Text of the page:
Silver: ‘I don’t think Governor Cuomo believes this is a dictatorship’

silver-i-dont-think-governor-cuomo-believes-dictatorship
The Silver family, with two de Blasios. (Reid Pillifant)
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Count Sheldon Silver among those who think Gov. Andrew Cuomo is right not to intervene in the State Senate leadership dispute.

"I think the governor is the Governor of the State of New York, and he moves or doesn't move forward in order to accomplish things for the great state of New York," the Assembly speaker said this morning, after a memorial lecture for his brother, the late Dr. Joseph Silver, in Brooklyn.

"So, you know, he has done his role as governor, clearly," said Silver, who leads an unassailable Democratic majority in his chamber. "His role is to propose legislation and see that it gets through the legislature in the best possible way, and I think that's still something we'll have to see.

"But the governor should not necessarily get involved. We have a government with a balance of powers, and we don't have a dictatorship. And I don't think Governor Cuomo believes this is a dictatorship."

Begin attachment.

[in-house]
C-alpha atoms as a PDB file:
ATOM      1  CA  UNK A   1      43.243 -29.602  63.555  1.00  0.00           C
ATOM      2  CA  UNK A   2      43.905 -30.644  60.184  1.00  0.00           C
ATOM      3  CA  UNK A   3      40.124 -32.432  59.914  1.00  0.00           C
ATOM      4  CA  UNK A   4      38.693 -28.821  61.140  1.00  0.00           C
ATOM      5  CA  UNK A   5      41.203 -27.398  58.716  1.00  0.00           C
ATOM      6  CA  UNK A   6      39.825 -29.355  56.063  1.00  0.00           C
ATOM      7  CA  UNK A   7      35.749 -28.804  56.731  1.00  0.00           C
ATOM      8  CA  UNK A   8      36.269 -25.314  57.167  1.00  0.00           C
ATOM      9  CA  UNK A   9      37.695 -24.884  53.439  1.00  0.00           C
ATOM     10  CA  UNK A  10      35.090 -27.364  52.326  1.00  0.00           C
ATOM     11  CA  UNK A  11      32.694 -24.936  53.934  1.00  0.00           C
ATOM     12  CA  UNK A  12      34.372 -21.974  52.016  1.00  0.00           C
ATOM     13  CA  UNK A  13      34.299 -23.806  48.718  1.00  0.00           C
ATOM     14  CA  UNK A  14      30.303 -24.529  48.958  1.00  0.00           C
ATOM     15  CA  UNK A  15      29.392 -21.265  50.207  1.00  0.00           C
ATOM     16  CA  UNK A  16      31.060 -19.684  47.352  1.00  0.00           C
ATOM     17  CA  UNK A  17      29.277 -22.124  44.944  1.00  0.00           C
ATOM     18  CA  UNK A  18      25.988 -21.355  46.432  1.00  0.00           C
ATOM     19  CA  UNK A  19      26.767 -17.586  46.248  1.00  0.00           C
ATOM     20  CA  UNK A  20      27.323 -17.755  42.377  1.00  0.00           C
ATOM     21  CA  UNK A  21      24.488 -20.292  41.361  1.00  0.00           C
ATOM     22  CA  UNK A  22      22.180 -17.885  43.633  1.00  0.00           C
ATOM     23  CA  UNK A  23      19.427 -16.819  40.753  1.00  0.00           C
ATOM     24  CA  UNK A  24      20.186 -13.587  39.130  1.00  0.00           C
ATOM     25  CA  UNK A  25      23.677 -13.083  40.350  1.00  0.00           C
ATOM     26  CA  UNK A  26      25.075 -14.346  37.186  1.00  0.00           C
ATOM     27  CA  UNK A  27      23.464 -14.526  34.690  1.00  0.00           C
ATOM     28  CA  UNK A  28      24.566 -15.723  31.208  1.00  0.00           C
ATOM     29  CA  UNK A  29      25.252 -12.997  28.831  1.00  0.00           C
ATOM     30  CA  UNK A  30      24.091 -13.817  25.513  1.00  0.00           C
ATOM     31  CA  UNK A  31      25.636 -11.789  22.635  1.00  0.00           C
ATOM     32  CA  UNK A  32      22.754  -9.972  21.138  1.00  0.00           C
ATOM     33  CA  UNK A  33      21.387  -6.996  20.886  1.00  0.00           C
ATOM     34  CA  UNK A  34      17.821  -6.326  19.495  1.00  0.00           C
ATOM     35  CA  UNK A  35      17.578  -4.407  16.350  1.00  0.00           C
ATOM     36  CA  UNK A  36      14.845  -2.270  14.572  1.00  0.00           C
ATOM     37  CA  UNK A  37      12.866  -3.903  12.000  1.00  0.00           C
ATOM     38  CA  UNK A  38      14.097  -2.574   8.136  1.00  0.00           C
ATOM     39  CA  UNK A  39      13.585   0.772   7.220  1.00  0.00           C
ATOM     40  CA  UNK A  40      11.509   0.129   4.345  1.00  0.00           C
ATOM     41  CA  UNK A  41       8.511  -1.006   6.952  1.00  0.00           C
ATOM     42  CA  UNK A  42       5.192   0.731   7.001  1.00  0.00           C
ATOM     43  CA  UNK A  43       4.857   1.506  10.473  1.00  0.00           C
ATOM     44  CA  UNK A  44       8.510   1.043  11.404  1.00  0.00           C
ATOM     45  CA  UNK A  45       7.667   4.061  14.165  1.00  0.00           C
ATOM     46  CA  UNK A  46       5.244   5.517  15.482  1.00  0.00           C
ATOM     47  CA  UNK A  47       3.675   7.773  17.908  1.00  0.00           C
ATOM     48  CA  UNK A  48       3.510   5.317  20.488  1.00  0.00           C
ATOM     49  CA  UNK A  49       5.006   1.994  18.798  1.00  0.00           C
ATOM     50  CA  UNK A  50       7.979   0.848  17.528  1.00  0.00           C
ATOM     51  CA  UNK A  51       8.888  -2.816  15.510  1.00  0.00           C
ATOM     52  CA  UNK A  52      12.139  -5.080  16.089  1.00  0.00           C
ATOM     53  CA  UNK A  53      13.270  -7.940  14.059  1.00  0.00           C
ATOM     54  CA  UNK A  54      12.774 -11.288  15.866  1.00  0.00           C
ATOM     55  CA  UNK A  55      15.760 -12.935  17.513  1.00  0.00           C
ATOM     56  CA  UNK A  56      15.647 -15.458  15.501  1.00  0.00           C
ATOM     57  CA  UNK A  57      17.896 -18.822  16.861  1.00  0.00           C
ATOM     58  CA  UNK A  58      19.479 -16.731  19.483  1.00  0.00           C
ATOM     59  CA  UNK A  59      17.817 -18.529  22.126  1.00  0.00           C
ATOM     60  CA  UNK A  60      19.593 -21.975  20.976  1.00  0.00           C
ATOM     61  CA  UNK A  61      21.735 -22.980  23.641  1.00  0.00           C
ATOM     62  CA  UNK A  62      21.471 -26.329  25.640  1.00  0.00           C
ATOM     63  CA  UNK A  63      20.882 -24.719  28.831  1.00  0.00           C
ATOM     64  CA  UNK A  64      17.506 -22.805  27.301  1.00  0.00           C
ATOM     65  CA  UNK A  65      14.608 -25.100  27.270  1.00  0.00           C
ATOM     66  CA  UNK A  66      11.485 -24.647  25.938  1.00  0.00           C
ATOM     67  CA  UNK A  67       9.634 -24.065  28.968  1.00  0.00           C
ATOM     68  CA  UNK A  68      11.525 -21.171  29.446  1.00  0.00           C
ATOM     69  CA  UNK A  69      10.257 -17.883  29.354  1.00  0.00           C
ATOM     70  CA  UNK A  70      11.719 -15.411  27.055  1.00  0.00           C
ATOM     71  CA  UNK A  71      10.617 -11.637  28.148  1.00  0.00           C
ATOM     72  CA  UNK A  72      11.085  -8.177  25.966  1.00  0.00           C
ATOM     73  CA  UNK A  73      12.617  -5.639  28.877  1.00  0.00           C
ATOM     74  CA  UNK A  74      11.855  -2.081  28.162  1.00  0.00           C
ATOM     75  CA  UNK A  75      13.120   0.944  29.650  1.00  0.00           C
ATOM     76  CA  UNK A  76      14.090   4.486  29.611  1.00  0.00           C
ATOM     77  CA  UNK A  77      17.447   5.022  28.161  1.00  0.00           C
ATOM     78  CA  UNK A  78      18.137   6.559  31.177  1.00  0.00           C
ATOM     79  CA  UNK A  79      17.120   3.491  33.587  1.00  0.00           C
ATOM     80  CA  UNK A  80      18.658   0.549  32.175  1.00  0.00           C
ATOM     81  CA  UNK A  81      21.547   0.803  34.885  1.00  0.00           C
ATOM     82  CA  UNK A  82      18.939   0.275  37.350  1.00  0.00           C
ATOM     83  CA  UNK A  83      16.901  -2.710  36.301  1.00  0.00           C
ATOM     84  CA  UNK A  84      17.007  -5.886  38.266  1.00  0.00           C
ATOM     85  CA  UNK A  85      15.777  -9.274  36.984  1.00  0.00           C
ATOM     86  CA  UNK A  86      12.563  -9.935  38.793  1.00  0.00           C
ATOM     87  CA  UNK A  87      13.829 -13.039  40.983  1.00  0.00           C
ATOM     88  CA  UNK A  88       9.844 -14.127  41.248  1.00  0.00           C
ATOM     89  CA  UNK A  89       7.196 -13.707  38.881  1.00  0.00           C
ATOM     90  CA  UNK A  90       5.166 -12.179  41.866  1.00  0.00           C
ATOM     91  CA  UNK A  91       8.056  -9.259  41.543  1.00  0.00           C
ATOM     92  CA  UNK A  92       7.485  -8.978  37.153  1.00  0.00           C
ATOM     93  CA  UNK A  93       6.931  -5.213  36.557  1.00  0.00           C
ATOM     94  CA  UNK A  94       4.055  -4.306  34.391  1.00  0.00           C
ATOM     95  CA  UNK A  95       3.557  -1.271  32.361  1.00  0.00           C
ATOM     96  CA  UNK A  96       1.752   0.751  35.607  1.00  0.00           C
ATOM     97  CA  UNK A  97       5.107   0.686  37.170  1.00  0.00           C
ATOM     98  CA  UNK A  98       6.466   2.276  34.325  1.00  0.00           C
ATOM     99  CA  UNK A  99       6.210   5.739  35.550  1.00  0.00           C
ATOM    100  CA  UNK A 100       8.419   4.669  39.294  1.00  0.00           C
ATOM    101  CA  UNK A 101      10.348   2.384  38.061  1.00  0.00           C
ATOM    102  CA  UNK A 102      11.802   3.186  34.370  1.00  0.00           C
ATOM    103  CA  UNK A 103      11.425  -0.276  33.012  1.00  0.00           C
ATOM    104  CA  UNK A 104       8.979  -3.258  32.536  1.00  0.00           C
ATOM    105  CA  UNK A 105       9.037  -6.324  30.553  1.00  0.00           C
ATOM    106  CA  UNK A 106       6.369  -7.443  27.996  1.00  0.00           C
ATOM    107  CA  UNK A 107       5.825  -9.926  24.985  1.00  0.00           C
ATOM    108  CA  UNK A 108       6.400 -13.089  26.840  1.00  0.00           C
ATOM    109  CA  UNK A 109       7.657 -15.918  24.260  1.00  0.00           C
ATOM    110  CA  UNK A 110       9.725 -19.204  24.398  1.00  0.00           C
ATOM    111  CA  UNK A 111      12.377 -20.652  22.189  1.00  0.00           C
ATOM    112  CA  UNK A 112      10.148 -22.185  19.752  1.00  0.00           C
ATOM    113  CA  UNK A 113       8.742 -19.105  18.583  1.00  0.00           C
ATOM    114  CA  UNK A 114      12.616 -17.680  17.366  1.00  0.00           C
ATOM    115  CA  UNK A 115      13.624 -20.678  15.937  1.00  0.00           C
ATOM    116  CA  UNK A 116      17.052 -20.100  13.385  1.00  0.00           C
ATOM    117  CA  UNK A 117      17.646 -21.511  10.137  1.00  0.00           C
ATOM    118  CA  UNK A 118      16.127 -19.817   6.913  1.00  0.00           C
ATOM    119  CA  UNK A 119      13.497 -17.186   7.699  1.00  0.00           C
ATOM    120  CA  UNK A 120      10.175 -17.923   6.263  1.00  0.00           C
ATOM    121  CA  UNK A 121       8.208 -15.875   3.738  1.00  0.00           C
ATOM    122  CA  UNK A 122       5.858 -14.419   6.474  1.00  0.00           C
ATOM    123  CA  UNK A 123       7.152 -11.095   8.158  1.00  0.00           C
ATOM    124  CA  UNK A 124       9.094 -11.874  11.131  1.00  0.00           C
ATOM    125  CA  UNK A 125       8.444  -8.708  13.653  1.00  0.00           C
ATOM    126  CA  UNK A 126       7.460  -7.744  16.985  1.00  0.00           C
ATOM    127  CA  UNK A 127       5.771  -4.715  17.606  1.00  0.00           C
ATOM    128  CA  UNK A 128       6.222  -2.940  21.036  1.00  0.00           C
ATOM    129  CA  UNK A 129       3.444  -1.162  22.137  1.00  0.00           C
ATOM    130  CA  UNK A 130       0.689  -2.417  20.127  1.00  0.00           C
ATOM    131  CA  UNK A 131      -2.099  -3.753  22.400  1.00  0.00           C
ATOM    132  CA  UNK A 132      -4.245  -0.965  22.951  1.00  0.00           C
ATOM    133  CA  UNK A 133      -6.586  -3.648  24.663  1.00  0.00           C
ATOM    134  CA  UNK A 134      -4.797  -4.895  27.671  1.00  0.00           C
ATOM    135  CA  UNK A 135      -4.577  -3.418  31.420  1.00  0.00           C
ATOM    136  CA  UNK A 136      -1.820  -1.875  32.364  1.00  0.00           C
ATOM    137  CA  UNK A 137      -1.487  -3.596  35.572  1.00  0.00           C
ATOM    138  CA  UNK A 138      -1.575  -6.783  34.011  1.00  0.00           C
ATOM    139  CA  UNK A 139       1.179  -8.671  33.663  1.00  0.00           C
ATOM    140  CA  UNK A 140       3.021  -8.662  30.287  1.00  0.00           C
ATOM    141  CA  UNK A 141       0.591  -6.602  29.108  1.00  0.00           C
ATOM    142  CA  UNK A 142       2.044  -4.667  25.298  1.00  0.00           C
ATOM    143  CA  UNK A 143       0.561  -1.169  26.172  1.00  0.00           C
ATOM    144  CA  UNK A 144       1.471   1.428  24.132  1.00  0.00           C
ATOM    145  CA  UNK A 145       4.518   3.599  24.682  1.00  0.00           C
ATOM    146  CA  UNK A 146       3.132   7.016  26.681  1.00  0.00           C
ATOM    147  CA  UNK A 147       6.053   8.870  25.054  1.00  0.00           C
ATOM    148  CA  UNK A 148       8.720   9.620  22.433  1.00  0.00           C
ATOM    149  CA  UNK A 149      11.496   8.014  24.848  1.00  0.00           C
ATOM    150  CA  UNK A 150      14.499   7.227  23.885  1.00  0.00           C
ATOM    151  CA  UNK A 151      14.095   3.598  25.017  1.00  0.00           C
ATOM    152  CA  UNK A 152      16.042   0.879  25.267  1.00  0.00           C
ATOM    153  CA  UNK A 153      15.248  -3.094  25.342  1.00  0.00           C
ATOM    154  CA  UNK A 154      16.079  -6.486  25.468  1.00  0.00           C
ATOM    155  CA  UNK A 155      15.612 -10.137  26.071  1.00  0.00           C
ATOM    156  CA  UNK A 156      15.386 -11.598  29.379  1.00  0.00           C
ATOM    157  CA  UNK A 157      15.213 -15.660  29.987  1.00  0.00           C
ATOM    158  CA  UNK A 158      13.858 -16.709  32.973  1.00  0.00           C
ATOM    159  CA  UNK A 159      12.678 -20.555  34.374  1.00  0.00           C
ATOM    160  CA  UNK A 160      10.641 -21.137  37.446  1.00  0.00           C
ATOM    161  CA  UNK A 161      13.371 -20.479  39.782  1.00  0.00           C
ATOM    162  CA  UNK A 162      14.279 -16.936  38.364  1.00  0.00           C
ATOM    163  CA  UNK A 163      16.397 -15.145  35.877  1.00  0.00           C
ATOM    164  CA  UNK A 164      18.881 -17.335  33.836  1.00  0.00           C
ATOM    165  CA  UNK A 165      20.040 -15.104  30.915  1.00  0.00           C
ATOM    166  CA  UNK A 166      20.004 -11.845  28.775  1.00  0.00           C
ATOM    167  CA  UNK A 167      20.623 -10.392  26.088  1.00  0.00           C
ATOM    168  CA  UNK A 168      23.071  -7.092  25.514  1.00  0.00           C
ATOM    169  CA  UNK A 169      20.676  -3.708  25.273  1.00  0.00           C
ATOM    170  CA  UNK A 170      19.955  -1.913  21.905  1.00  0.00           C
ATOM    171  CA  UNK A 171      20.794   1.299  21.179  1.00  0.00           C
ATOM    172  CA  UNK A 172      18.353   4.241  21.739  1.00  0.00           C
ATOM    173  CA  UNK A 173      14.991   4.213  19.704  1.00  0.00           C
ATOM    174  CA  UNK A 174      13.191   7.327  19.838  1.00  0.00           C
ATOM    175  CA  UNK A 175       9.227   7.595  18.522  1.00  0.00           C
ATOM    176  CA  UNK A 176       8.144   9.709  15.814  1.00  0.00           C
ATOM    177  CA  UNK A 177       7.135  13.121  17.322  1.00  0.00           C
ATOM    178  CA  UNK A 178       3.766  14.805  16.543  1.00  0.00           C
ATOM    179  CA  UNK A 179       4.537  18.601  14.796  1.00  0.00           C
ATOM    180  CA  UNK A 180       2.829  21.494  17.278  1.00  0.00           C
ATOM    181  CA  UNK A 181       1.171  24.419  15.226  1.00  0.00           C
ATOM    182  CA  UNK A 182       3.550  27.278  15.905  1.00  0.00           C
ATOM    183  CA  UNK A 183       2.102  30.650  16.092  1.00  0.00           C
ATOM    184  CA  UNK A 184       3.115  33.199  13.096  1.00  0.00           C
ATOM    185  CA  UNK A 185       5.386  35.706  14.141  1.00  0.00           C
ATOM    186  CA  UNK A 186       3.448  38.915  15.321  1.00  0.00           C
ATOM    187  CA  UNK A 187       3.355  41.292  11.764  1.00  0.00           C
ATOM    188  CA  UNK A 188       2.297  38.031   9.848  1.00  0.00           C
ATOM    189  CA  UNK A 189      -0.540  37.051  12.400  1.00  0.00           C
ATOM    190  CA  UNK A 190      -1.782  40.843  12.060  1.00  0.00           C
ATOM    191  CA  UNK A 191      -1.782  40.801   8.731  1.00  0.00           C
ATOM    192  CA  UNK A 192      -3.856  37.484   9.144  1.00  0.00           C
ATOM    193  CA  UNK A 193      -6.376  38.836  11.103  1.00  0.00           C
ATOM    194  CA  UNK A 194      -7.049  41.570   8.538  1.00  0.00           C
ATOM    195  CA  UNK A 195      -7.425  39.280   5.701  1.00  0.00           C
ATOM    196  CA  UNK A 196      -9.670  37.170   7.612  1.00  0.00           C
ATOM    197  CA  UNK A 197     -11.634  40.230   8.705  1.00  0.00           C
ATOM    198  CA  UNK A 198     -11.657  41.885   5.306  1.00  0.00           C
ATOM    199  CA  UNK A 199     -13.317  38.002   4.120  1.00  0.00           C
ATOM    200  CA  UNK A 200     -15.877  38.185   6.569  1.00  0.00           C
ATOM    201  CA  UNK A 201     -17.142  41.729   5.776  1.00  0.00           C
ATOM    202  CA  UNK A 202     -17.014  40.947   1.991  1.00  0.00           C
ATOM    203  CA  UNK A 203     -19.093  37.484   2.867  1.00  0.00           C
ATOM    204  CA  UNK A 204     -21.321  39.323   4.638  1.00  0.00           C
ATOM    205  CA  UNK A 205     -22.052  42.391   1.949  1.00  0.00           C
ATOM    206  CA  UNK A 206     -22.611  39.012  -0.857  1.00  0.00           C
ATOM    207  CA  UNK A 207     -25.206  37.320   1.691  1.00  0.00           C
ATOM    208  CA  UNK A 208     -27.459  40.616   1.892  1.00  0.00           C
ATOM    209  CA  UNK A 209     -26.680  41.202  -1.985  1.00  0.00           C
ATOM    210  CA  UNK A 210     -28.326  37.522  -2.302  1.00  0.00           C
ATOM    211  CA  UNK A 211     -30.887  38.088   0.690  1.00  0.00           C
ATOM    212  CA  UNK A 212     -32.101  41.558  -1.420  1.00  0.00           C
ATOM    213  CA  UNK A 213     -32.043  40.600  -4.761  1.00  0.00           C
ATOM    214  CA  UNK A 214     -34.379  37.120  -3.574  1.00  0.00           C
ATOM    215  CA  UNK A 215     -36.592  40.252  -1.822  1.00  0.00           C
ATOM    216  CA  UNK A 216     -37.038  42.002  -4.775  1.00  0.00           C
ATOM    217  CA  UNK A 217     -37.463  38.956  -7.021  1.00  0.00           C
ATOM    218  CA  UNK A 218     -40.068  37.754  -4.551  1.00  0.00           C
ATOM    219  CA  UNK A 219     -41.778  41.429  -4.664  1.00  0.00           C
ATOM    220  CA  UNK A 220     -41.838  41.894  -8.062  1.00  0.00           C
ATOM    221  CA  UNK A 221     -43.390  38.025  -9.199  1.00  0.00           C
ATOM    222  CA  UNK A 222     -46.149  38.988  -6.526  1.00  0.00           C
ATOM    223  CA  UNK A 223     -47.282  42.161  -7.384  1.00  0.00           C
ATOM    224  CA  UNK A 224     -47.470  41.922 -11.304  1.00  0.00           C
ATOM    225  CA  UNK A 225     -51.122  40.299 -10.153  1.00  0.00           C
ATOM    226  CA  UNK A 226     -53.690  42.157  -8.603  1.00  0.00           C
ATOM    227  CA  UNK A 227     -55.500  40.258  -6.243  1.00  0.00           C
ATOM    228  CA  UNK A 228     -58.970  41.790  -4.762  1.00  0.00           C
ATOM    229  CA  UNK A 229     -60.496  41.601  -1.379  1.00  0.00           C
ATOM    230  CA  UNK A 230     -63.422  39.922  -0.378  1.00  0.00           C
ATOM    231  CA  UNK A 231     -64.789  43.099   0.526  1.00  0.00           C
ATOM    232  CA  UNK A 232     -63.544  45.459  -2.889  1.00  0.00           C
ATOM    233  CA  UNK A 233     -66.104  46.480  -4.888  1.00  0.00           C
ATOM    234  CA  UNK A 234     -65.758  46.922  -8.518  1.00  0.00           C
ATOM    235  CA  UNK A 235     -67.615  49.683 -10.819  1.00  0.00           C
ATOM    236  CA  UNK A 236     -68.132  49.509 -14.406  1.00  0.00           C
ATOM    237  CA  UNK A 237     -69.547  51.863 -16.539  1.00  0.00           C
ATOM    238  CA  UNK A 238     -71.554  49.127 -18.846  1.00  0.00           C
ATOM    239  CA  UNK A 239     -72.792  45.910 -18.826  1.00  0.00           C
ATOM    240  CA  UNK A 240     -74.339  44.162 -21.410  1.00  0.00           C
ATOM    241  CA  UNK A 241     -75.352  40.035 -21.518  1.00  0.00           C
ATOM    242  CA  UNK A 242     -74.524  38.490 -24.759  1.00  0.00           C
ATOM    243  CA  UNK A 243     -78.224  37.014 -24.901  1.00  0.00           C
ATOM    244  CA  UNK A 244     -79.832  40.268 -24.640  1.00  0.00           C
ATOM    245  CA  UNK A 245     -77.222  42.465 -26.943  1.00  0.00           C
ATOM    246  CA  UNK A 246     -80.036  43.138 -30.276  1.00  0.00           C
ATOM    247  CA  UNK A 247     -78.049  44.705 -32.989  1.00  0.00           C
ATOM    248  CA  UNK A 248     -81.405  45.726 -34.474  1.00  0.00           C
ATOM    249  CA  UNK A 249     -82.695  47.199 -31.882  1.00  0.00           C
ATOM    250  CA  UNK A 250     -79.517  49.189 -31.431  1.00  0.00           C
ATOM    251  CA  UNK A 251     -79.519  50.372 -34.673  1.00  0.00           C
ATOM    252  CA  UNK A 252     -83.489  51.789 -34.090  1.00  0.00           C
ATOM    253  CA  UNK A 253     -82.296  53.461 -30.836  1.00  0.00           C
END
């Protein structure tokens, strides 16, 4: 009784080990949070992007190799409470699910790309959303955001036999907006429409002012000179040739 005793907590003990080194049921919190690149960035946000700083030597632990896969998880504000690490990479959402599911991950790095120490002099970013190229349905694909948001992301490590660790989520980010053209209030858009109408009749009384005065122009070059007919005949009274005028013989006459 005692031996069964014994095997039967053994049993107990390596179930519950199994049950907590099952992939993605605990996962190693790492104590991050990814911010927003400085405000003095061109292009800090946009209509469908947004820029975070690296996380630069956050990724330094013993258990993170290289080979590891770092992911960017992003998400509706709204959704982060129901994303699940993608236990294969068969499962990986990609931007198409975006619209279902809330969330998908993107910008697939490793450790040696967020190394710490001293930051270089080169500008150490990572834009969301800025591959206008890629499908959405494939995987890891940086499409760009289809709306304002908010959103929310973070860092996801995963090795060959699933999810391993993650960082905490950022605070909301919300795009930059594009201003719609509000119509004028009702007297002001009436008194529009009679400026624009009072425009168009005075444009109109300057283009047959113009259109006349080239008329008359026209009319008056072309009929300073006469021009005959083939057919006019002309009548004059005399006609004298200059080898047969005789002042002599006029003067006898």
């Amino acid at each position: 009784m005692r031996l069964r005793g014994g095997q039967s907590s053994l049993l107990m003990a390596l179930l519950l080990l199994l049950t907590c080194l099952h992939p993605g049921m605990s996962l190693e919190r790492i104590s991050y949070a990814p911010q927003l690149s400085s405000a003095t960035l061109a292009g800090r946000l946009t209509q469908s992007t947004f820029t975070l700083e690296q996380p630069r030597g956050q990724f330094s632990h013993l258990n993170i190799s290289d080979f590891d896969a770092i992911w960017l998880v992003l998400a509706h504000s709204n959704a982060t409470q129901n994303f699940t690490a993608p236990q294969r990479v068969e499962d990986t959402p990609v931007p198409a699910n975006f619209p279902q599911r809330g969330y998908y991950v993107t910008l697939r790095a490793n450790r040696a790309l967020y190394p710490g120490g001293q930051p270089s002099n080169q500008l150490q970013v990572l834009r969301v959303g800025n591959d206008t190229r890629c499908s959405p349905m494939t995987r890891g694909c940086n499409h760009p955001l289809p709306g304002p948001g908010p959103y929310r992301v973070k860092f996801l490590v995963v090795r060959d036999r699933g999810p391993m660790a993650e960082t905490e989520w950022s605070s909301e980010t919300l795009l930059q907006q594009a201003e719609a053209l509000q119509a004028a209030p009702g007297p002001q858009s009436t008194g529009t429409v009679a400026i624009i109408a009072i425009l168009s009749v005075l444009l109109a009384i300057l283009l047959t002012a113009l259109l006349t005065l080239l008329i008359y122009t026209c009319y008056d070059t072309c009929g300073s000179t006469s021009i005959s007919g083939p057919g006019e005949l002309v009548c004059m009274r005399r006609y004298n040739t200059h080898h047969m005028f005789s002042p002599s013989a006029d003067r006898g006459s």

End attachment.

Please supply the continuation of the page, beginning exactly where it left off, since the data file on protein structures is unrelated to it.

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The Senate arrangement, by its very nature, has in fact greatly strengthened Cuomo's hand in his dealings with the legislature, giving him the opportunity to present terms to the individual members of one of the chambers as a condition for his non-aggression.

Silver said he hadn't spoken to State Senator Jeff Klein, the leader of the five-member Independent Democrats, who negotiated a power-sharing agreement with Senate Republicans last week.

"We have, you know, no working relationship at this point, there is no, you know, nothing in being," Silver said. "They have taken bills that I personally sponsored and put it up as their goals in the legislative session. I'd be delighted if they passed my minimum wage bill, if they passed my campaign finance reform bill. I would be delighted."

Silver said he didn't have much of an idea how this deal would work.

"I don't really know how, you know, what their plans are," he said. "I read the newspapers like you read the newspapers."

I asked what he thought of the reported plan to share power every two weeks between the Senate Republicans and the five breakaway Democrats.

"It has to be more detailed among their agreement than is being reported in the media," he said.

Despite his uncertainy, Silver said he doesn't expect gridlock, or government shutdowns.

"I would rather be optimistic," he said. "I don't foresee those things."